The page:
plaintiff, challenging the reasonableness of the settlement, and reserving the policyholder’s right to recover from the insurer the future costs of defense and settlement.
Option #3: Waive Bad Faith Liability
A concurring opinion by Justice Mosk, joined by Justice Werdegar, explains that a policyholder may avoid reimbursement by waiving bad faith liability if the insurer rejects the settlement. “[T]he majority suggest that the insured has basically two options when it disagrees with an insurer about whether to settle a case for which the insurer claims noncoverage: (1) to accept the settlement anyway, including the insurer’s reservation of rights that may make the insured liable; or (2) to assume its own defense, however financially burdensome that may be. ¶ A third option, that would neither place the insurer in a ‘Catch-22’ position nor place an undue burden on the insured is to allow the insured to refuse settlement and still retain the insurance defense, but, consistent with that refusal, waive any right to sue the insurance company for bad faith failure to refuse a settlement. This third option would not allow a windfall for the insured, but it would permit the insured the discretion of refusing a settlement it considers unfair and for which it may ultimately be financially responsible. Indeed, the insurer offered this option in the present case. This option is in harmony with the principle that the insured should truly consent to a settlement in such a situation.” These policyholders may opt to send a waiver letter.
Option #4: Negotiate an Equitable Allocation of Liability
When an insurer intends to settle on behalf of multiple policyholders, an issue may arise (not address in Blue Ridge) whether each separate policyholder’s reimbursement liability to the settling insurer will be joint and several or allocated consistent with the exposure each had to the injured plaintiff. Since standard liability policies have no express right of reimbursement, Blue Ridge recognized “a right of reimbursement that is implied in law” as a matter of equity. Thus each policyholder’s exposure to settlement reimbursement liability should be equitably allocated among multiple policyholders to reflect their respective exposure to the injured plaintiff. Some policyholders may consider negotiating with the insurer to apportion each settling policyholder’s liability to the insurer. These policyholders may opt to start the negotiation with a letter.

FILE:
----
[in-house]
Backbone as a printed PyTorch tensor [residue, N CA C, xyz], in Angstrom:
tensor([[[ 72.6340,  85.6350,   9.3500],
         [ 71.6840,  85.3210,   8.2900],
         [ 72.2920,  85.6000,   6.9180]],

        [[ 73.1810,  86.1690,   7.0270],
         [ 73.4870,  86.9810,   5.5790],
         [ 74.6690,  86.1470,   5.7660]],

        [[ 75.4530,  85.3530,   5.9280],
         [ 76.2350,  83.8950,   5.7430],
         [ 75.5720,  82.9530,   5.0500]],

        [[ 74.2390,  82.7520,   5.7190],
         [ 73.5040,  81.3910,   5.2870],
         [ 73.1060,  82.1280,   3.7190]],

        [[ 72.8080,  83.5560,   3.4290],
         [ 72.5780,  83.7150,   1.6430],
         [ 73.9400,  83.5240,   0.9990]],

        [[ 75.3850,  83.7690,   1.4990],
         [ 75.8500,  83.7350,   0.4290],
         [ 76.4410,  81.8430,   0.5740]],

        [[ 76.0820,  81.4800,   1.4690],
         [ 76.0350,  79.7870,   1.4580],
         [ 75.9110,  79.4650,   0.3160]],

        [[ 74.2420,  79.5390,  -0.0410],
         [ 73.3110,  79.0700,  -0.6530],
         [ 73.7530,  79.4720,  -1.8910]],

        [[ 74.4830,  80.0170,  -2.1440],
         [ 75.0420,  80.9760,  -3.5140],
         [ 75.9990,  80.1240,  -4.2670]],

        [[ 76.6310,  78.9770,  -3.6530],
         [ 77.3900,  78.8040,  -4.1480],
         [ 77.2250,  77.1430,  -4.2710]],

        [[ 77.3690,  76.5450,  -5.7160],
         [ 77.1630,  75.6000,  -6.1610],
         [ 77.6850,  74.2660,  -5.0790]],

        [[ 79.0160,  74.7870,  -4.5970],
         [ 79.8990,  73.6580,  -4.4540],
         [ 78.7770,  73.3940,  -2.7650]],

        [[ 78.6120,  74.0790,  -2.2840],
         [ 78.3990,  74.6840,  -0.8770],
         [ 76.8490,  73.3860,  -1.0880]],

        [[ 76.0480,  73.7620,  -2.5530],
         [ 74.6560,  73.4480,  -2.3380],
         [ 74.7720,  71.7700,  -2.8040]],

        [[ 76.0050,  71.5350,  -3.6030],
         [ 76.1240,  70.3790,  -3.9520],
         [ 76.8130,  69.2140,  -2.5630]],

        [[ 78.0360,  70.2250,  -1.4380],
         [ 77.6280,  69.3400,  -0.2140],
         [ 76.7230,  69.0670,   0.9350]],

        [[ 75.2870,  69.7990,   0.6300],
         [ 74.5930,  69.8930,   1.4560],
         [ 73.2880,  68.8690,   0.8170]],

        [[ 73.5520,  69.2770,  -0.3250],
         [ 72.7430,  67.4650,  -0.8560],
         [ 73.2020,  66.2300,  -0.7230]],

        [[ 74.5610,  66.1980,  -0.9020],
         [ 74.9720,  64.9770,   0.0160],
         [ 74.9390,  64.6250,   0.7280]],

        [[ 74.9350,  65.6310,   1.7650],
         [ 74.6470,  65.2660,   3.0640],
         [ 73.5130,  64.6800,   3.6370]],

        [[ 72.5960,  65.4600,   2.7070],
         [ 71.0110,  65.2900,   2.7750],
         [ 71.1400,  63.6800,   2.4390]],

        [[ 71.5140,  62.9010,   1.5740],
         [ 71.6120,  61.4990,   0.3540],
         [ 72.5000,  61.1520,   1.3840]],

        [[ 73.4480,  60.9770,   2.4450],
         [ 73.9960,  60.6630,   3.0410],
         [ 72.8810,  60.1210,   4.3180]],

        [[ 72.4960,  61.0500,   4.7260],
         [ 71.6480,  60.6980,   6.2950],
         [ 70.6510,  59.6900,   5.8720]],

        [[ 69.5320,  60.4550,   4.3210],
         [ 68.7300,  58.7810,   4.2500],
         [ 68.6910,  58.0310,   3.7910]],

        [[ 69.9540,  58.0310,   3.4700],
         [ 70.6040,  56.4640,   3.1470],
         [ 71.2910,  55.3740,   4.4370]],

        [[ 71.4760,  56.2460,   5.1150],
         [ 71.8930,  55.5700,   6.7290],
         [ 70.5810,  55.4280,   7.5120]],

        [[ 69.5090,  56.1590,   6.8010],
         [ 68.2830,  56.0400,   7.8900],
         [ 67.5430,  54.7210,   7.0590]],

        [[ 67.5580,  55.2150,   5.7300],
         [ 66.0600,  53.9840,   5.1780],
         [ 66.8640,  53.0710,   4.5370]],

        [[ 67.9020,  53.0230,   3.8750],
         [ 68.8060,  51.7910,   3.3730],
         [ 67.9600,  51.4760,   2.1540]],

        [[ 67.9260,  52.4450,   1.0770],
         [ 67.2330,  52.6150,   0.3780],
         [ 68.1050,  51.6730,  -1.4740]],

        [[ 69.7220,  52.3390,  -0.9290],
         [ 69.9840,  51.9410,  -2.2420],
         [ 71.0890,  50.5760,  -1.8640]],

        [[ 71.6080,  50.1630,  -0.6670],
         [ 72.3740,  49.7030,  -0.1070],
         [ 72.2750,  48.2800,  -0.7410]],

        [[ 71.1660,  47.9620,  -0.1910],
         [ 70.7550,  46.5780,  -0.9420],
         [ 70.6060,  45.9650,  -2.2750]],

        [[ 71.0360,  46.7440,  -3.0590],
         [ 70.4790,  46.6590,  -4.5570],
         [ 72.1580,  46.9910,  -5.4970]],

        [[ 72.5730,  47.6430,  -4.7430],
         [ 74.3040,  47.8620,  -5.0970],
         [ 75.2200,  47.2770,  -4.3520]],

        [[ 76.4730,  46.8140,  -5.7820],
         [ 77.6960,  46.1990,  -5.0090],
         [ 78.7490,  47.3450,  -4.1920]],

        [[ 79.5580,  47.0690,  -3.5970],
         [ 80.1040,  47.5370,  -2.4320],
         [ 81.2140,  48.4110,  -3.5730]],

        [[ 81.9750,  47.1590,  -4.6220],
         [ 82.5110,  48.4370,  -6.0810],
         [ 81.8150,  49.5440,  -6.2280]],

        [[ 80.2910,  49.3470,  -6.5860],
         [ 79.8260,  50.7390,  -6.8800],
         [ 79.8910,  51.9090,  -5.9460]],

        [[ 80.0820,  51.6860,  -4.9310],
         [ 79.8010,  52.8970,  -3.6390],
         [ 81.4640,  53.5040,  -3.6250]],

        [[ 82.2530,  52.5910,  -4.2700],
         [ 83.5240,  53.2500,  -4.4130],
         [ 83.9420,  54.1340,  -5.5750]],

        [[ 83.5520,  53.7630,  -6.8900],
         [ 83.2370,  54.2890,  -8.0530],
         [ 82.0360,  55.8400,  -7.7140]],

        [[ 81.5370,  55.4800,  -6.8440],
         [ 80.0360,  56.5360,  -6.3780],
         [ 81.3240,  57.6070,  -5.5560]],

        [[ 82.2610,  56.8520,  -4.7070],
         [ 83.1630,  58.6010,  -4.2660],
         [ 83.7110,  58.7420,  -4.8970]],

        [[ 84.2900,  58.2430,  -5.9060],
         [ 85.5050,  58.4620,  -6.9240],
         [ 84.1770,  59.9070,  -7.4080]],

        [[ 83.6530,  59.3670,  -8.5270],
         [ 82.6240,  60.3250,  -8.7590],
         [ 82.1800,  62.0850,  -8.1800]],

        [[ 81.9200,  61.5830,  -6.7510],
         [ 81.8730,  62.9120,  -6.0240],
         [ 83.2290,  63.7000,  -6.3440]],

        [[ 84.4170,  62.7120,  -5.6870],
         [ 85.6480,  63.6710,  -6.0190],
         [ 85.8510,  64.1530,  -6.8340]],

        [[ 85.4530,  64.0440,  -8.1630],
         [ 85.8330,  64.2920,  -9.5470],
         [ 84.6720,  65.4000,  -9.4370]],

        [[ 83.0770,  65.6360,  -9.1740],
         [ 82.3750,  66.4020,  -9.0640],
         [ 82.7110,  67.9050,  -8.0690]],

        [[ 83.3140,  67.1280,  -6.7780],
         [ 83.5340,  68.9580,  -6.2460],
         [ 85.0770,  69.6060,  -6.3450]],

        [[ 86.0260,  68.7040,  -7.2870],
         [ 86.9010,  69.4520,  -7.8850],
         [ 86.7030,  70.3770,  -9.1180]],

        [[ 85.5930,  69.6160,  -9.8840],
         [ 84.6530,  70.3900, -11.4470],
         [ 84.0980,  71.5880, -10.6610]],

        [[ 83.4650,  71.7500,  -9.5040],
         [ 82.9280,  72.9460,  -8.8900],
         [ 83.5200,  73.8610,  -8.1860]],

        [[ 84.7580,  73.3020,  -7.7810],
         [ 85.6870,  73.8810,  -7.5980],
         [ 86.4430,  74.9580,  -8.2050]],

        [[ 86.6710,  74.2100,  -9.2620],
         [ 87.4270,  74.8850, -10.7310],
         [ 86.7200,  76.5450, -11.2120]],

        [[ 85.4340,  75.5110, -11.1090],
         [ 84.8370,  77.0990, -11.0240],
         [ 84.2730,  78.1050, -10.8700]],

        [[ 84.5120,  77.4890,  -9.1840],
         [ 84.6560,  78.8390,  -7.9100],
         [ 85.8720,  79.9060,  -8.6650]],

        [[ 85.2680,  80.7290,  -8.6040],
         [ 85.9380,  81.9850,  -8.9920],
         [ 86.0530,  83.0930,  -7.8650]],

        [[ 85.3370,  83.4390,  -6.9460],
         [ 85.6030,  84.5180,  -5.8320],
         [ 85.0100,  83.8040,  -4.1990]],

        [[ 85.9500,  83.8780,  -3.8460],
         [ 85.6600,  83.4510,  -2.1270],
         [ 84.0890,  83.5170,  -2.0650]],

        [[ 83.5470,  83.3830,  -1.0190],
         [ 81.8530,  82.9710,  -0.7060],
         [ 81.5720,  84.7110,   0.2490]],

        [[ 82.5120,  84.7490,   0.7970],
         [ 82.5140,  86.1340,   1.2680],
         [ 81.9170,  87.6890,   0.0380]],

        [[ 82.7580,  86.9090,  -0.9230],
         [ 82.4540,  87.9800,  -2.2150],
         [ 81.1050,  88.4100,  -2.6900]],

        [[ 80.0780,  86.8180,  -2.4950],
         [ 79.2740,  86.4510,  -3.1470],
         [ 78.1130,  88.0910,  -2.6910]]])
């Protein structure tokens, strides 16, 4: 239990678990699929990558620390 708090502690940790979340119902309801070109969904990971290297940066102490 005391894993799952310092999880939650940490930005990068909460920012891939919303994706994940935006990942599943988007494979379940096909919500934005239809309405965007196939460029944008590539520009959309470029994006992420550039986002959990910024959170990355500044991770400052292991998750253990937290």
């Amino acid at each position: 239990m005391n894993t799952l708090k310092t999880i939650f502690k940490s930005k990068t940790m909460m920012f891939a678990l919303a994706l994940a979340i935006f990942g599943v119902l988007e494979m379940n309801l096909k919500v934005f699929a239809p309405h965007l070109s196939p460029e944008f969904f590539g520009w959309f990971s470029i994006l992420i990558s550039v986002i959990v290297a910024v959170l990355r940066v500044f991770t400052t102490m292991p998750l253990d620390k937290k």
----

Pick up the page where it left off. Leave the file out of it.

Option #5: Accept and Reject the Settlement
When an insurer intends to settle on behalf of multiple policyholders, another issue may arise (not address in Blue Ridge) whether each policyholder may respond differently. For example, one policyholder accepting the settlement, a second policyholder assuming one’s own defense, a third policyholder waiving bad faith liability, a fourth policyholder negotiating for equitable apportionment. Such multiplicity of response options may produce opportunities for creative, coordinated responses among multiple policyholders to protect their interests against the settling insurer. However, an insurer may not settle on behalf of less than all policyholders without the consent of the non-settling policyholders. Non-settling policyholders may opt to expressly consent to the insurer settling on behalf of other policyholders.